Book reviews: "Liquidation on the chessboard" and "Taimanov: The English Attack"
That title is pretty horrible, but I'm told it's very "googleable". Let's go with that.
I recently received three books from New in Chess. Two of them are your run-of-the-mill chess books: well written, somewhat typical and, simply, good books. No real surprises. The third, GM Sergey Kasparov's 'Swamp Book', is really something different. I don't think I've ever read an openings book quite like it. It is on the one hand addictively entertaining and yet, on the other, practically useless. A real conundrum, and I haven't quite decided whether the book's worth one star or five! So until I have, that review will have to wait.
(Man, I really built you up for nothing there, huh? Psych! Oh well; here are my opinions of the other two.)
“Liquidation on the chess board” – Joel Benjamin (New in Chess)
I have to admit that when I think of ‘fun’ chess topics, pawn endgames isn’t the first to come to mind. So I was a bit apprehensive when I first opening GM Benjamin’s new book. The focus is exclusively on this transition within the endgame and its consequences, with the blurb promising a journey into “the fascinating world of tempo play, breakthroughs, king activity, passed pawn dynamics…Exercises will test your growing skills.” Yuck! It sounded far too much like those dry endgame homework exercises I did as a kid for me to really get excited.
Nevertheless, I was very happy to be proved wrong when I started reading. The book is anything but dry, providing an enjoyable read as well as a fine instructive guide. It’s a little in the same vein as Van Perlo’s masterpiece Endgame Tactics, only smaller and perhaps not quite as entertaining. Still, Liquidation is undoubtedly a useful asset for an educational chess library. The transition into pawn endgames is an underexplored topic, but in modern times, when tournaments are less and less likely to have a second time control, being able to grasp endgame subtleties can earn a player many valuable points.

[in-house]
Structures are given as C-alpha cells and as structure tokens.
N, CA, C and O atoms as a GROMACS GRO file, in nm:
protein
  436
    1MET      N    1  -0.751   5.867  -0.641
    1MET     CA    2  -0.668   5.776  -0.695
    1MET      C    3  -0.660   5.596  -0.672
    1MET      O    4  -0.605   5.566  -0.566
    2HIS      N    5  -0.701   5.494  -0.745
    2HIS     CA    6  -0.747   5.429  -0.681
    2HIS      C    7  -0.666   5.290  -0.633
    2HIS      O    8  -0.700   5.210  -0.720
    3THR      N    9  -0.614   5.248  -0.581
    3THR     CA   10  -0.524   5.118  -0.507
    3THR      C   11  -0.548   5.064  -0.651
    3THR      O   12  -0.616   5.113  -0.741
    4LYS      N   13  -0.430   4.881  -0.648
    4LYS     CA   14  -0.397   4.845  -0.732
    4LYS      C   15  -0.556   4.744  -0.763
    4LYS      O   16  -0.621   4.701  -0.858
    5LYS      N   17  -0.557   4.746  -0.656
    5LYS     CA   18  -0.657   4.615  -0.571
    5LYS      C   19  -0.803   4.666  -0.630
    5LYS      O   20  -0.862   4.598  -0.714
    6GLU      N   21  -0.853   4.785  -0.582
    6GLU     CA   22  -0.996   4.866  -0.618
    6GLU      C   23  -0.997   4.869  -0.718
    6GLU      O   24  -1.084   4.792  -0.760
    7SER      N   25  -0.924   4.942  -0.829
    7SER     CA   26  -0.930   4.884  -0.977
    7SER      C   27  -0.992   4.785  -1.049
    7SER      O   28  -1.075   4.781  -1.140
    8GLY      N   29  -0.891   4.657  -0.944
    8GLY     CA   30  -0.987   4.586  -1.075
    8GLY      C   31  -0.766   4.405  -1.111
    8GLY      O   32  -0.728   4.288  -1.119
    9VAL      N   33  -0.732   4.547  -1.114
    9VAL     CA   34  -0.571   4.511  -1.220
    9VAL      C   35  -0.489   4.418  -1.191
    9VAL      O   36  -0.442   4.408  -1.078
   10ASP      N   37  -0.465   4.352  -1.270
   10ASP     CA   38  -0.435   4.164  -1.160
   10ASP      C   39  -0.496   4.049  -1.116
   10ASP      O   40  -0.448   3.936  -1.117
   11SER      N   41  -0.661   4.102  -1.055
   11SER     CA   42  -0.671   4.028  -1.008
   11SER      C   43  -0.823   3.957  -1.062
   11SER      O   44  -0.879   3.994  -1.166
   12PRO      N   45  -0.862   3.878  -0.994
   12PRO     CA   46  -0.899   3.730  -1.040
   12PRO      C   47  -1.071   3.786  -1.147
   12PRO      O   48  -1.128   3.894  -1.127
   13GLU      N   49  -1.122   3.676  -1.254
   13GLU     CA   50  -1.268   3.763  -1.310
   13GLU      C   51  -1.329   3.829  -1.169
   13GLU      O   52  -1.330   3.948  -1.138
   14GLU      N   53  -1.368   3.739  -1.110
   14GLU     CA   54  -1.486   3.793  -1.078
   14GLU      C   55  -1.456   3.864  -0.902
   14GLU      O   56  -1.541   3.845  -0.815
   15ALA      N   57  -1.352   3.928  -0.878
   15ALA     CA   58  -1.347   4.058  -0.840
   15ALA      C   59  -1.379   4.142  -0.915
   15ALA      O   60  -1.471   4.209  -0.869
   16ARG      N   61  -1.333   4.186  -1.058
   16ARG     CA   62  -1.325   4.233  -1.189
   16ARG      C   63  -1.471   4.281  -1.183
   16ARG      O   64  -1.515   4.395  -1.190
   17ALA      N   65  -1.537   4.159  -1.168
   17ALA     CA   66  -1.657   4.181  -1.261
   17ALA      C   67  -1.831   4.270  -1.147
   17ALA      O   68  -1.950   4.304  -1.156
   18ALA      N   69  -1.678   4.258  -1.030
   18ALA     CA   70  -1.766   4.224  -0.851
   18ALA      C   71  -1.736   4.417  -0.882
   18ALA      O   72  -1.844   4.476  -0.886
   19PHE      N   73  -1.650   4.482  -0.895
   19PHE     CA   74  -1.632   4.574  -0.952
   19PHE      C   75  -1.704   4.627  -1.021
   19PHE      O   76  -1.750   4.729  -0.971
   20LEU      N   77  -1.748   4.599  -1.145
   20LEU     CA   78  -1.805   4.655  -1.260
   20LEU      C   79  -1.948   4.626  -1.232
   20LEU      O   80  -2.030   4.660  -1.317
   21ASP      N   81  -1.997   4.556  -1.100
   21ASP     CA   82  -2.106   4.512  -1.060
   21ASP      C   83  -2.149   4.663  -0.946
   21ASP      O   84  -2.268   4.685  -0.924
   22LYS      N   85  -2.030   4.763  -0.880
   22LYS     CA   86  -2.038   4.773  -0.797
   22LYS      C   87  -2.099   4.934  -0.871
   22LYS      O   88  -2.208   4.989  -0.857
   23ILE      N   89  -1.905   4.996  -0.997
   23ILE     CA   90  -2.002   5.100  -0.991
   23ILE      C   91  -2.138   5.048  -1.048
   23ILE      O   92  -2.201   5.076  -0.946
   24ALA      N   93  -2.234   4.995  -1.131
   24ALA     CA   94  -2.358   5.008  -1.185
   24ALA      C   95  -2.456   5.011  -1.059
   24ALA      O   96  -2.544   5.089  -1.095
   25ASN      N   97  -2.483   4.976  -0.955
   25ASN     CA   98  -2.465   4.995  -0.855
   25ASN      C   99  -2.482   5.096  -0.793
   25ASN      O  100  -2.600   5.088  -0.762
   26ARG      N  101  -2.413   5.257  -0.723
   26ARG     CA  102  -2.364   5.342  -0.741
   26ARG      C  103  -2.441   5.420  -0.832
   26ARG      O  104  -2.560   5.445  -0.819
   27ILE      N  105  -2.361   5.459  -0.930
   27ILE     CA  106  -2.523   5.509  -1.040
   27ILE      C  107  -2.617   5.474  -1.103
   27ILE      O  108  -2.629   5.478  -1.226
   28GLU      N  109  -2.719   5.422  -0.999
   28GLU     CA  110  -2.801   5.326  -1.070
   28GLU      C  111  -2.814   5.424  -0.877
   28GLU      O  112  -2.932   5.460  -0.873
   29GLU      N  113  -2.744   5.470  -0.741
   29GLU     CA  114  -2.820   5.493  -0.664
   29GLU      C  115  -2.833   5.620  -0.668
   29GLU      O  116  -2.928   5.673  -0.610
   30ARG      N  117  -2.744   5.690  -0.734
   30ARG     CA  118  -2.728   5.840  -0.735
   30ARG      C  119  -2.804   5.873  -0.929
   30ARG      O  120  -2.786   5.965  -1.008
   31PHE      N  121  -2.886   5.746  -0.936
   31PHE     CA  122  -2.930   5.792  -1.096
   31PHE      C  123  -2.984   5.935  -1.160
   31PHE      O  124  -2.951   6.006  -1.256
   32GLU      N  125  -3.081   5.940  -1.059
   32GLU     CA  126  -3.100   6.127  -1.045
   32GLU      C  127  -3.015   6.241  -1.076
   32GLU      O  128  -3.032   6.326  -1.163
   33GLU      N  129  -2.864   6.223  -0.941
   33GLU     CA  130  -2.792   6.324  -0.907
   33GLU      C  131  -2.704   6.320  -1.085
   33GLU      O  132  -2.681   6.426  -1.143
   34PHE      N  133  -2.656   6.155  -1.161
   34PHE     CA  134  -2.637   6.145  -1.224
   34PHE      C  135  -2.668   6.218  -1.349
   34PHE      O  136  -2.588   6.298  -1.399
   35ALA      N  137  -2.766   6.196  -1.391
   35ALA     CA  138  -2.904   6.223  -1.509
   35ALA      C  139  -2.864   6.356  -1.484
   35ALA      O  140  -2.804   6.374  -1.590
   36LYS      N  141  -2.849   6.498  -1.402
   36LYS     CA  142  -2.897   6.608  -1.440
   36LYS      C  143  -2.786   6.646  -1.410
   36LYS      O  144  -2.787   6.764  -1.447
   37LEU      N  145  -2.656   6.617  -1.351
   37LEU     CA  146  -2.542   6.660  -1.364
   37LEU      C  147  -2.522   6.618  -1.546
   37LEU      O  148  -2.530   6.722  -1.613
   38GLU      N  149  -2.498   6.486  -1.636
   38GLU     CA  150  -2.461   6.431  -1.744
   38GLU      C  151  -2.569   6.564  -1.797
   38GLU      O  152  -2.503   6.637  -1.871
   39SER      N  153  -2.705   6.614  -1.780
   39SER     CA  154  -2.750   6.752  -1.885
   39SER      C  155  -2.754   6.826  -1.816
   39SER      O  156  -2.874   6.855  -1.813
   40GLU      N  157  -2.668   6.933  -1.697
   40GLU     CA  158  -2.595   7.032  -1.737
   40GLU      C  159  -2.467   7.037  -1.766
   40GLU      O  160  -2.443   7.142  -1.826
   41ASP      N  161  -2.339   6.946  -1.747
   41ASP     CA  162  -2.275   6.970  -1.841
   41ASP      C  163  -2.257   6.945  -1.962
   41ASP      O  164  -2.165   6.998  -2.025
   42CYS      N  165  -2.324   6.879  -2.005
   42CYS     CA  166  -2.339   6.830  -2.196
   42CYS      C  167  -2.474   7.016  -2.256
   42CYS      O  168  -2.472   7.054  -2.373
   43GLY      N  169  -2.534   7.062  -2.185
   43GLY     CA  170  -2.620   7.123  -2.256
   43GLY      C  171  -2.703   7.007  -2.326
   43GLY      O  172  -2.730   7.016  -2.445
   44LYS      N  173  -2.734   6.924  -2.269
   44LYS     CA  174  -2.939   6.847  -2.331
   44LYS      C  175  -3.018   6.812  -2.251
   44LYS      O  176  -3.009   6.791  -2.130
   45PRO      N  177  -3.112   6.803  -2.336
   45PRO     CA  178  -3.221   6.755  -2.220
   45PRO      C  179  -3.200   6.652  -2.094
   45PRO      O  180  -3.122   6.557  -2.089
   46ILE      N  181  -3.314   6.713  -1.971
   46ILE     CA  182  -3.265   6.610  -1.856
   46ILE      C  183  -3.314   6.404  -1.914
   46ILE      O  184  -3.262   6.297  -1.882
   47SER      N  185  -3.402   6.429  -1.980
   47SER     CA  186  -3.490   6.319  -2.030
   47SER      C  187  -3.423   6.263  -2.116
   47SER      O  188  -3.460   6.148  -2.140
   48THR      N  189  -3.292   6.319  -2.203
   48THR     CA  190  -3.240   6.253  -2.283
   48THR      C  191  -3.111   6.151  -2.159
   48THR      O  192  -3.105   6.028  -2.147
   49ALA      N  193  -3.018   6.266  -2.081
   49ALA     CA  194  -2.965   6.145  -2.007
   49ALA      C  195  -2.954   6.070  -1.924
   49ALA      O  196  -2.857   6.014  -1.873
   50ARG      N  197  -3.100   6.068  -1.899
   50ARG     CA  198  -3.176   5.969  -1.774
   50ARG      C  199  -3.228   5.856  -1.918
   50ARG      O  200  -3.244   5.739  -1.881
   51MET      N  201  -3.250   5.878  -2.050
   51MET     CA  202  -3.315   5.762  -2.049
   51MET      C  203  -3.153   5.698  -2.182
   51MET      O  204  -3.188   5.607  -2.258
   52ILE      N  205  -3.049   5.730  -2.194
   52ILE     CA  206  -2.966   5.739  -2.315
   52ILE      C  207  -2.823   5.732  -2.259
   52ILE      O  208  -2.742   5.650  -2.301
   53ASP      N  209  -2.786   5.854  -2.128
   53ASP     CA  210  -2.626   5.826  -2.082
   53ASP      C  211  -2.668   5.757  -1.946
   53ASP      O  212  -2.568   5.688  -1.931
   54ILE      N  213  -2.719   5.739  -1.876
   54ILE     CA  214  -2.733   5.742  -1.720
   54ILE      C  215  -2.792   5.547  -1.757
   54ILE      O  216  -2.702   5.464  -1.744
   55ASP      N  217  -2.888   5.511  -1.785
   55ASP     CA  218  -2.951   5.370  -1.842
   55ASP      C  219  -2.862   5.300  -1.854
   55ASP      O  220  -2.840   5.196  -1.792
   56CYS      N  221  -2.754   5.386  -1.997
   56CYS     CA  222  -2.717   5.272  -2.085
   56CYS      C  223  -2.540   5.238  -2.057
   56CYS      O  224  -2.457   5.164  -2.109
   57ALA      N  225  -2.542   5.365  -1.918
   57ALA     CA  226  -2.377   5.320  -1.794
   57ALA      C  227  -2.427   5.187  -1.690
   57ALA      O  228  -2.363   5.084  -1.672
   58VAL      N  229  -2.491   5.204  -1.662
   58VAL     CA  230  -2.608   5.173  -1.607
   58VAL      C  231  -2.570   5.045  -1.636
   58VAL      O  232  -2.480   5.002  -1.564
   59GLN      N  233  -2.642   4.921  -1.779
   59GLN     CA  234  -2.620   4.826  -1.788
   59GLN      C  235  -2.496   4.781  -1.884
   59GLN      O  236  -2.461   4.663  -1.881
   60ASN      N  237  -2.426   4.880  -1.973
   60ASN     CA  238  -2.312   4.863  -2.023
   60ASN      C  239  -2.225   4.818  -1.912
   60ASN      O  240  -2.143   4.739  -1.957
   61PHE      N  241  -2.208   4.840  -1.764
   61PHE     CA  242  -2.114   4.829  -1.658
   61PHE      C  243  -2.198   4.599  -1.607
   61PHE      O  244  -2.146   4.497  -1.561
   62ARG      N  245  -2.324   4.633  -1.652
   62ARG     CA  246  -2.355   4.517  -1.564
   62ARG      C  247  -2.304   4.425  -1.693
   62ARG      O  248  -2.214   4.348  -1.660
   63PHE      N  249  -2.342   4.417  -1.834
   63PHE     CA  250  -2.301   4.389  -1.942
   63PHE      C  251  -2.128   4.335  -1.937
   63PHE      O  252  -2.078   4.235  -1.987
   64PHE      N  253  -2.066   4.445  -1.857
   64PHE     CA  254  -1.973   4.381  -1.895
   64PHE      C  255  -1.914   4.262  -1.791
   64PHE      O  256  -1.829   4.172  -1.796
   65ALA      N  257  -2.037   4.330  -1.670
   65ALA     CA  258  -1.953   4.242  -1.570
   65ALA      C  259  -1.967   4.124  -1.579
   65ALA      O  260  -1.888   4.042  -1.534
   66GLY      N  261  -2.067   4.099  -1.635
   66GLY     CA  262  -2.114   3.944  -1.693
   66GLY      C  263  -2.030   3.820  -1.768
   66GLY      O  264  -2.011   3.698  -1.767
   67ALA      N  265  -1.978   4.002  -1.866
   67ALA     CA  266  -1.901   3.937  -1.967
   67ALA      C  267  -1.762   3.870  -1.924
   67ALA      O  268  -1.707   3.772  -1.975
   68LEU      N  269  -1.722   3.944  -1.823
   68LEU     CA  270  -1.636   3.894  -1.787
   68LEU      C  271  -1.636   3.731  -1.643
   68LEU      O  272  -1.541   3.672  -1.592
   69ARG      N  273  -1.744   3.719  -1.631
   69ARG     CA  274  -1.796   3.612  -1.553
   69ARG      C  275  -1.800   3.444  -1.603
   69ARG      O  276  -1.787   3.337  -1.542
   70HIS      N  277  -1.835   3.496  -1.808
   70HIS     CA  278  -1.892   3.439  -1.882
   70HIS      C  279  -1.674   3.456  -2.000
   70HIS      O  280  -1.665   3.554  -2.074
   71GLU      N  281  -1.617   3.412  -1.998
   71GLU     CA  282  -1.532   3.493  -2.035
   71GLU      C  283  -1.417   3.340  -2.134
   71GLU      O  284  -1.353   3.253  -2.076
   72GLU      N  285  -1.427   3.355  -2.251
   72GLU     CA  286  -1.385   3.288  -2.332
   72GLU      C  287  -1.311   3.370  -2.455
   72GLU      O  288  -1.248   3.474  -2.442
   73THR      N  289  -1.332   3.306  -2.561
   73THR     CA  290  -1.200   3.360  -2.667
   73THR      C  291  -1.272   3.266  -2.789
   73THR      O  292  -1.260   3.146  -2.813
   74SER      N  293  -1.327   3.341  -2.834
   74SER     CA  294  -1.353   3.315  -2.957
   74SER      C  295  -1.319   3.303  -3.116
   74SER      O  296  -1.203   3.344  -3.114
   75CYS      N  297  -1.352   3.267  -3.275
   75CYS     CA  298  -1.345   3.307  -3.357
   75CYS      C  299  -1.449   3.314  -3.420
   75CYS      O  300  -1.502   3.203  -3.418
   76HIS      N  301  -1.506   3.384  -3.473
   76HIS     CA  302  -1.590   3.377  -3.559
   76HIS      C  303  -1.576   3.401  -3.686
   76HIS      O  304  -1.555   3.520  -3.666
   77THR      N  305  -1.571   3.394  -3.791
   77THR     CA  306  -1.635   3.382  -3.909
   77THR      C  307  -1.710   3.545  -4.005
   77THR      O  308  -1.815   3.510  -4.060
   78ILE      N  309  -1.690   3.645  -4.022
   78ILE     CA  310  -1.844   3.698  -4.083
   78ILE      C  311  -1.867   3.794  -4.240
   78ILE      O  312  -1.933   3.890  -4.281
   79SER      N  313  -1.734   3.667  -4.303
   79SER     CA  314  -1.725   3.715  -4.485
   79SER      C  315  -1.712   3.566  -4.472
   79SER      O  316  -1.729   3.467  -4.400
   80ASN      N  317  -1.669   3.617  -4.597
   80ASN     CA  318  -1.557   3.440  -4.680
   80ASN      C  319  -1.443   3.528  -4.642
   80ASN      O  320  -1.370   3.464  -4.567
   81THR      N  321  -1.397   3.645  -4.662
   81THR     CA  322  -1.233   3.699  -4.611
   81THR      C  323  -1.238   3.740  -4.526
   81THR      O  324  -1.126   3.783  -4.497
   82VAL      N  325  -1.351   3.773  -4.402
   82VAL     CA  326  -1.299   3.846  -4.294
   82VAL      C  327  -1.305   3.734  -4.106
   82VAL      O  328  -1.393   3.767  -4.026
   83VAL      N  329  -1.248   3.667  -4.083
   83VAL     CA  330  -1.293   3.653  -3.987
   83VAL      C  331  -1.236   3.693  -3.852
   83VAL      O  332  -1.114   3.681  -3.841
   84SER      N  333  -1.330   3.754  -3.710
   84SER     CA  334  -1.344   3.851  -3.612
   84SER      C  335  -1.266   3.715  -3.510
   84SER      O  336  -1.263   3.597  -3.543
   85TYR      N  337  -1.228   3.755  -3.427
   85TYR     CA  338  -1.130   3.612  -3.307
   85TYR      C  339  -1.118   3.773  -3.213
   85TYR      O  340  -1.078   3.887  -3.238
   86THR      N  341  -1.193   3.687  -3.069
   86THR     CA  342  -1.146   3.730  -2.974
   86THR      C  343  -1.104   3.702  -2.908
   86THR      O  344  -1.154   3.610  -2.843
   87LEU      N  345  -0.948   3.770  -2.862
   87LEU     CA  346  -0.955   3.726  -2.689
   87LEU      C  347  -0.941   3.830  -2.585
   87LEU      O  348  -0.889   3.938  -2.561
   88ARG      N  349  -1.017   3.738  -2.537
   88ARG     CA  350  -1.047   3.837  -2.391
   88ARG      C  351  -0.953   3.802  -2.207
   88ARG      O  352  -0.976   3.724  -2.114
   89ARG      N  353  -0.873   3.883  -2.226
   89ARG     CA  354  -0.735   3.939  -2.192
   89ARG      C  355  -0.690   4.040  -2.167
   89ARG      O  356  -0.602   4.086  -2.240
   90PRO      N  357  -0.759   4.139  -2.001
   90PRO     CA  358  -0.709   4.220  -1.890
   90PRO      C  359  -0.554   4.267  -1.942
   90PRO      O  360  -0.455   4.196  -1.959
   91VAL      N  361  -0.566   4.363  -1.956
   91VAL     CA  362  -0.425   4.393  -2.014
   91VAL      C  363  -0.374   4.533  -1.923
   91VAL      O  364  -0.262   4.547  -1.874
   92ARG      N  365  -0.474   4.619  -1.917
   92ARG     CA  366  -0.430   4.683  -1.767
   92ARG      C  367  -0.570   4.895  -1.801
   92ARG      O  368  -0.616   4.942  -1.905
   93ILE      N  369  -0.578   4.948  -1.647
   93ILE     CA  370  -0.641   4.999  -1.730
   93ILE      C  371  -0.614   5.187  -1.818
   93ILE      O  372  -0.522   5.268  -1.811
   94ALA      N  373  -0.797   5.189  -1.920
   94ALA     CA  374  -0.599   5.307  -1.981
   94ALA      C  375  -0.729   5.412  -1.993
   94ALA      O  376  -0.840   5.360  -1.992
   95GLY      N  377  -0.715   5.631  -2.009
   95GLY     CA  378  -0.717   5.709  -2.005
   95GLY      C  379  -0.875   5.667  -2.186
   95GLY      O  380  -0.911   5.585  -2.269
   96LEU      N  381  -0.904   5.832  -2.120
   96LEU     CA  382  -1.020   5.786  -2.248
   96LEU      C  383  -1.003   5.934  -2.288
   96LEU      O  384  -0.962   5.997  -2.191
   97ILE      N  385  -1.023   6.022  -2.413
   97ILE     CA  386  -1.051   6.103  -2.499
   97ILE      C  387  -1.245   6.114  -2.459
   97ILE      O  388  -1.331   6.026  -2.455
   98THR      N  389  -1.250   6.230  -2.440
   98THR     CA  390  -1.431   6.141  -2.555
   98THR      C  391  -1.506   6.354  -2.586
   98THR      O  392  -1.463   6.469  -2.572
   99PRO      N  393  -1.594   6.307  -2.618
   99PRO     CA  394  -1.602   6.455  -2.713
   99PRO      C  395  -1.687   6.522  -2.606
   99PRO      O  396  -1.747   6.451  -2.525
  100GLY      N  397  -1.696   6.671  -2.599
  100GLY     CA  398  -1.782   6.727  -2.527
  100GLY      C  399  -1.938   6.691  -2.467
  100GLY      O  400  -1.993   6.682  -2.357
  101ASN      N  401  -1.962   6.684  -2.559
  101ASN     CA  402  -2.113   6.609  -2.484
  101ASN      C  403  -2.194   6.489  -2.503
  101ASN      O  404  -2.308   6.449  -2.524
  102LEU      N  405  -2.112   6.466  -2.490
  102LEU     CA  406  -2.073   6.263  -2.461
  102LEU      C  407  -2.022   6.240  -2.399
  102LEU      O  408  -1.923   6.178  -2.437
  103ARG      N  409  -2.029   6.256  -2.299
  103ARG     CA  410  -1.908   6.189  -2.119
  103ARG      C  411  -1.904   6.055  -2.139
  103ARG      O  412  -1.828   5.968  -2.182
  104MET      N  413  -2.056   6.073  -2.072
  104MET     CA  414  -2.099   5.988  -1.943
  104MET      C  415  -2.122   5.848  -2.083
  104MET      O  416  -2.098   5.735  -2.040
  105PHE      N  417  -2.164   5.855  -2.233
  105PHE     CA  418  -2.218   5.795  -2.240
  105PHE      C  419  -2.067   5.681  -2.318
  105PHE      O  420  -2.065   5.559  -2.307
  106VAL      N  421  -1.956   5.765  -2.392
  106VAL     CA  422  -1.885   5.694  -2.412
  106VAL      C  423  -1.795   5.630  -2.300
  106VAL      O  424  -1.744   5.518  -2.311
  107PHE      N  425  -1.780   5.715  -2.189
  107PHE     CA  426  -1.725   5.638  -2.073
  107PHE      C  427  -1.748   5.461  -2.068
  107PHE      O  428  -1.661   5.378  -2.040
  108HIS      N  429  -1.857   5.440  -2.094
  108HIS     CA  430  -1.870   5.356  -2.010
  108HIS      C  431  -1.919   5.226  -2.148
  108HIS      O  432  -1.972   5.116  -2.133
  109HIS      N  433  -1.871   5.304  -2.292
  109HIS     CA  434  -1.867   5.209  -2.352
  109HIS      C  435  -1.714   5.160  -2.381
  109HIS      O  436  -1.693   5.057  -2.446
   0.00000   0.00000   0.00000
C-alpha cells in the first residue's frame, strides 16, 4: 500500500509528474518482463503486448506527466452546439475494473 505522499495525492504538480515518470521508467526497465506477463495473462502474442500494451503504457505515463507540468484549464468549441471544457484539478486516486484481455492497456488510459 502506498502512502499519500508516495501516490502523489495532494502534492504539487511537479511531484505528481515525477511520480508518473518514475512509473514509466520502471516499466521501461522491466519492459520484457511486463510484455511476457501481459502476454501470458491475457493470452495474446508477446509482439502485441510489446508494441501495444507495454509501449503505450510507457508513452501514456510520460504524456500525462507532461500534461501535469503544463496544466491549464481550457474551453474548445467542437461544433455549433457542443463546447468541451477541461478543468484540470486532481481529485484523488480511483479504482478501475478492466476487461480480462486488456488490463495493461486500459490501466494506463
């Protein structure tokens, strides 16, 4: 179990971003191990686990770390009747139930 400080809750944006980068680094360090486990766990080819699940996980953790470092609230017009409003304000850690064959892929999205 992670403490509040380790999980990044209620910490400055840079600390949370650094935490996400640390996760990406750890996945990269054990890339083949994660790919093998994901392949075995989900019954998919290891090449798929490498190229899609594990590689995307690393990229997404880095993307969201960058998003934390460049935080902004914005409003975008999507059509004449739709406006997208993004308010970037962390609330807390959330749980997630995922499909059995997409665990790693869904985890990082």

The book’s chapters are broken up in accordance with the material imbalances just prior to liquidation into king and pawn endgames. Benjamin starts with pure queen, rook, bishop and knight endgames before moving into the different combinations of pieces, but the important endgame themes are scattered throughout every chapter. Indeed, it’s these sections on thematic positions and strategic ideas that I enjoyed (and learned from) the most. Benjamin is excellent at explaining not only the intricacies of specific positions, but also useful practical guidance for general endgame play. He carefully dictates the ideas to watch out for when such common themes as breakthroughs, tempo play and pawn races appear on the board, and I felt that I gained a lot from these instructions.
For example, Benjamin discusses his game with Hikaru Nakamura in which Hikaru initiated a neat exchange of queens to reach the following position with Black to move:
I always thought that the common a+c versus a ending was drawn if Black could keep his pawn on a7, but lost if the pawn had moved (imagine, say, the black pawn on a6 and white pawn on a5 – and learn this endgame!). However, Benjamin clearly shows that the position is winning with either side to move, as the extra tempi available to White with a2-a3-a4 allow a favourable triangulation in due course. If you need any more evidence that this book is useful, just imagine reaching this position with White and only, say, ten seconds a move as increment. Do you think you could win it? Well, thanks to Joel, now I can!